Whiplash is the first feature film by a 29-year-old, Damien Chazelle, and it’s an old-fashioned, roller-coaster, cutting contest of a movie, unafraid of clichés, humbug, and ham, but driving forward and demanding our attention. It has plenty of blood and sweat, but make no mistake, testosterone is what it’s made of. There’s a poignant moment when its hero tells an appealing young woman (Melissa Benoist) to quit his life, because it’s success, glory, and solos he’s after. A lot of guys are going to go wild for this policy. There’s only one drawback—it’s about a drummer!

This is part of a hallowed tradition in movies: It’s the drill sergeant and the raw recruit, as in An Officer and a Gentleman; it’s Denzel Washington and Ethan Hawke in Training Day. In this case, it’s life at what is said to be the best jazz school in the country. Andrew Neiman (Miles Teller) is a beginner who lives with his Dad. He knows he’s a nerd, but he has sticks for hands. He wants to drum. Thus he meets Terence Fletcher (J.K. Simmons), the ferocious teacher who has led the school band to many prizes. Teller does a very decent job and apparently did a lot of the drumming himself. He may go far.

But this Fletcher has been far already. A lot of us are going to be happy to see Simmons getting his due in this part. On television, he’s been in The Closer, Oz, and Law and Order. He seems to be in about a quarter of the movies ever made. And for several years he has been the daft boss in Farmers insurance commercials. As Fletcher he is paper thin, bald, dressed in black (fascist chic), with veins standing out when he breathes. Fletcher is an appalling human being—cruel, self-pitying, a liar—and a teacher that any school should dismiss. But Whiplash is happy with the idea that these faults only make him an essential teacher of real genius. On the other hand, Fletcher does admit that he’s never encountered a real genius in all his years of teaching—though he has put some students in hospital, in the grave, and in misery. Genius is actually beyond teaching or example. It doesn’t bother with or heed advice to practice 25 hours a day or suggestions to give up on sex, golf, and other addictions.

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There’s good sense in telling students to work hard and practice, practice, practice. But it’s mainly what makes teachers feel useful. You can’t really tell young people: be talented, be a genius, be better than others. I know, this is close to un-American—saying some people really are born better or different. But it’s true. Fletcher tells a story several times (many things in Whiplash are repeated), that the young Charlie Parker was so off in his playing one day that the drummer Jo Jones threw a cymbal at him. So Parker went away in tears, studied, and came back to be “Bird.” I’m sure there’s a seed of truth in the story, but don’t think that Bird ever showed the least sign of professional dedication, career reliability, or being on time. Parker died at 34 in a body that the coroner reckoned must be 20 years older.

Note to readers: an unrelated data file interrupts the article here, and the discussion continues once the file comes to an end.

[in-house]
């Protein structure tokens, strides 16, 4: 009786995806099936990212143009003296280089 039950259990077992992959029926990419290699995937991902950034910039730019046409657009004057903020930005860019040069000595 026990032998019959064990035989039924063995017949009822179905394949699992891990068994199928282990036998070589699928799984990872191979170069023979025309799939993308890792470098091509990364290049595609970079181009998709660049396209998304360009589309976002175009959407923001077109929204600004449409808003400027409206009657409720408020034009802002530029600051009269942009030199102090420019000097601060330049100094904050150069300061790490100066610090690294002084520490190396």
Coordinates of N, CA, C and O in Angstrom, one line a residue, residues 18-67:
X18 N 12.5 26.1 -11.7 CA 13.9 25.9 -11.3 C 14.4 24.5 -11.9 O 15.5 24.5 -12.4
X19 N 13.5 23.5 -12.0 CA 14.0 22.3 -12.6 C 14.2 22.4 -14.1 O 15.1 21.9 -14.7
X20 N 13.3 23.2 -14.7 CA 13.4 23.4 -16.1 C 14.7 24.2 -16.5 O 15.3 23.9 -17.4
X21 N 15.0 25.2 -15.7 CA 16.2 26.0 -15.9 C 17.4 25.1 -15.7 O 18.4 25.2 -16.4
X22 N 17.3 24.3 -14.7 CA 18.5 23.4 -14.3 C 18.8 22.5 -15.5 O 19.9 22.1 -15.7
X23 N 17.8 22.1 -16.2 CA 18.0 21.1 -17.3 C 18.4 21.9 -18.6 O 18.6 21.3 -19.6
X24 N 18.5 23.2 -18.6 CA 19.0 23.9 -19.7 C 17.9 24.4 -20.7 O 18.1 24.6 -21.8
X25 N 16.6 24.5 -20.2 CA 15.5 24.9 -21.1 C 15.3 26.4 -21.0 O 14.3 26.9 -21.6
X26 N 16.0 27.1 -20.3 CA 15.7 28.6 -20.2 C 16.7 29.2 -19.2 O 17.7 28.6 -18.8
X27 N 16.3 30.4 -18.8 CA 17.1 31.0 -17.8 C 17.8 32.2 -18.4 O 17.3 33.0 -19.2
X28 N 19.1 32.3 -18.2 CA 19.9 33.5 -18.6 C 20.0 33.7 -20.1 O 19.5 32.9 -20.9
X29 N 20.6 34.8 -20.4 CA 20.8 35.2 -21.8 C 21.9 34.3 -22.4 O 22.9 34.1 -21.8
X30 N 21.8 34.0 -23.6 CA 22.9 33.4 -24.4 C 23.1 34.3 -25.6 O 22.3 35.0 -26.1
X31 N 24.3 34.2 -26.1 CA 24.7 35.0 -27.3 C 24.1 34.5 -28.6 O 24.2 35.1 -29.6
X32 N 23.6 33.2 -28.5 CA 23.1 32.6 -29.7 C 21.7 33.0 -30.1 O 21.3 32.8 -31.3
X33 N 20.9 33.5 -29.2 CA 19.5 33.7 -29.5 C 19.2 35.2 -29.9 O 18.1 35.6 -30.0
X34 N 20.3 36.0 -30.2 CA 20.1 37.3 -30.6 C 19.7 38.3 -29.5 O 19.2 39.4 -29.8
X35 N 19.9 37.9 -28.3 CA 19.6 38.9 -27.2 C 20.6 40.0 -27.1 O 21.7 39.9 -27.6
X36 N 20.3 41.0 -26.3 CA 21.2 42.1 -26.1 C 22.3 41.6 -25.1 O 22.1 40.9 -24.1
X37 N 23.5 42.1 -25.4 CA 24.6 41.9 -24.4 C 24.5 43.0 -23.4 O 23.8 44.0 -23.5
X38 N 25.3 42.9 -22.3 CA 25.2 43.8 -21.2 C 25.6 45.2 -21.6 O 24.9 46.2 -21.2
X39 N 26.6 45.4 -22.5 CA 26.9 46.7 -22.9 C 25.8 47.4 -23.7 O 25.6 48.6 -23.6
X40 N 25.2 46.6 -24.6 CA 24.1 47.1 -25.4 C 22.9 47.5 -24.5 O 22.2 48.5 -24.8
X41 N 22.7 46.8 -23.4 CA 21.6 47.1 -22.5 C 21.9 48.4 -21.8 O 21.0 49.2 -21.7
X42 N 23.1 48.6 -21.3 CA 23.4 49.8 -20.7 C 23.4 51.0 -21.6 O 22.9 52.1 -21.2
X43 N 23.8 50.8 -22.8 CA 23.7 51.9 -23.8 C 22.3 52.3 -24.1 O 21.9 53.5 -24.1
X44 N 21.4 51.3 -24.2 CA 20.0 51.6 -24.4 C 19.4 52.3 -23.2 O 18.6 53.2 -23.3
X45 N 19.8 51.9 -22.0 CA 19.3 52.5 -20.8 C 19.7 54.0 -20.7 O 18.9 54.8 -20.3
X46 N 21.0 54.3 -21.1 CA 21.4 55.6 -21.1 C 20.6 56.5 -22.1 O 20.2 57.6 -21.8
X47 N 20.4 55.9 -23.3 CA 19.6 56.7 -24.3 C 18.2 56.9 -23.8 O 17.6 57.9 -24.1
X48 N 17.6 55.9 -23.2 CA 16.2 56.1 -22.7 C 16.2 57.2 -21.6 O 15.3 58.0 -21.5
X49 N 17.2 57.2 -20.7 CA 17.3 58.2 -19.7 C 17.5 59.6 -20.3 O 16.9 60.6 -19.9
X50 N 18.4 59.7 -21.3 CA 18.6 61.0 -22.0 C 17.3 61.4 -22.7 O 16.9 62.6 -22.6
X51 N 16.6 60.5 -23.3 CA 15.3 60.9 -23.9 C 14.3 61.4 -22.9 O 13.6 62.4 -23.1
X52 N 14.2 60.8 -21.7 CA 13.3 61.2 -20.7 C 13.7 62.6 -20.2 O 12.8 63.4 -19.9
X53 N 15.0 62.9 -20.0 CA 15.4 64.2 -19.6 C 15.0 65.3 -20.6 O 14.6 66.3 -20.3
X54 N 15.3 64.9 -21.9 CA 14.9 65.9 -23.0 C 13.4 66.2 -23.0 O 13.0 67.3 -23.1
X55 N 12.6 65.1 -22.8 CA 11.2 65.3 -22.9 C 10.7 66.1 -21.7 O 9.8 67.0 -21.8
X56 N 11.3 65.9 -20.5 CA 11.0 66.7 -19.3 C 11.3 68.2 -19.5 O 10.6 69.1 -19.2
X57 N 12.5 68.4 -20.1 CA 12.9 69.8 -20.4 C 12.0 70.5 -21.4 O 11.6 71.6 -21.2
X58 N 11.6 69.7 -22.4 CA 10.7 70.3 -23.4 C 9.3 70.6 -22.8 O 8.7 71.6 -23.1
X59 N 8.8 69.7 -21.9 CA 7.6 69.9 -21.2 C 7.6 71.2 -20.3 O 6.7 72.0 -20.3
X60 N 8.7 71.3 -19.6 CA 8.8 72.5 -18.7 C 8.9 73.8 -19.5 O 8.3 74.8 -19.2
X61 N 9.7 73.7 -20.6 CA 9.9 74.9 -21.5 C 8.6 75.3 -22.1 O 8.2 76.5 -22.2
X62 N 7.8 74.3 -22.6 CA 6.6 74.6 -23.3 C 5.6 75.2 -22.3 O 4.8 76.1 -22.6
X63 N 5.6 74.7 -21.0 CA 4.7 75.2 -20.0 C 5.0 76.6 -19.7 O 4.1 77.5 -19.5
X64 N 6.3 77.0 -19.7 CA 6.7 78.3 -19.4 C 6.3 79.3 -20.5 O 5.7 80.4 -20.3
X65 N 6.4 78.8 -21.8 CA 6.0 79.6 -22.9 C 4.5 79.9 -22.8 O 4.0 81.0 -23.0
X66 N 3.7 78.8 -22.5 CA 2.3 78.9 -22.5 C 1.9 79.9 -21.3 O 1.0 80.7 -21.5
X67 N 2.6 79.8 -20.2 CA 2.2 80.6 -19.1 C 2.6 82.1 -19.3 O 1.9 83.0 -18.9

On the other hand, Simmons makes the detestable Fletcher a riveting act, with his foul mouth and lack of interest in the music. He talks about the beat, but he wants to beat people down. He rants about pace and rhythm, but these are all ways to goad and humiliate Andrew. He never has a band that is allowed to take delight in music.

That’s where drumming comes in. Yes, it’s cinematic; it allows a kind of physical performance that commands the camera; and it gets inside you. But anyone who has spent a life following jazz is ready to flinch from the vulgarity and the adolescent me-me-me of obtrusive drumming. Whiplash is a tirade and a cataract of drum solos that take as long as it took Roger Bannister to run a mile. There are times when Andrew’s other musicians fall silent in horror and shame for their fellow. A band needs a drummer, to be sure, and there have been some who were inspiring group leaders, like Art Blakey, or as electric and witty as Philly Joe Jones. Andrew’s idol is Buddy Rich, a powerhouse who wrote books to explain himself, and who was carried away on the notion of his own stardom. There are also drummers who did not solo much but knew it was their work to give the band and the music a pulse. They were sometimes amiable guys: Kenny Clarke, Connie Kay, Tony Williams. Often enough in the merry din and melodramatic pounding of Whiplash, I had a mantra for myself, as soft as brushes; it was “Max Roach.” 

So Whiplash is based on fragile ideas, and it glorifies the least deserving member of a band. Never mind. It allows J.K. Simmons to strut and roar where he has often been a polite bystander. He is an exceptional actor and he could get a nomination for this. But I beg you to look at his deft humor in Burn After Reading if you want a full portrait of his ability. We will have to see how much more the director can do. This is a student film in rampant overdrive and it will attract attention and offers. So I just hope Mr. Chazelle doesn’t believe too much in his film’s dumb message.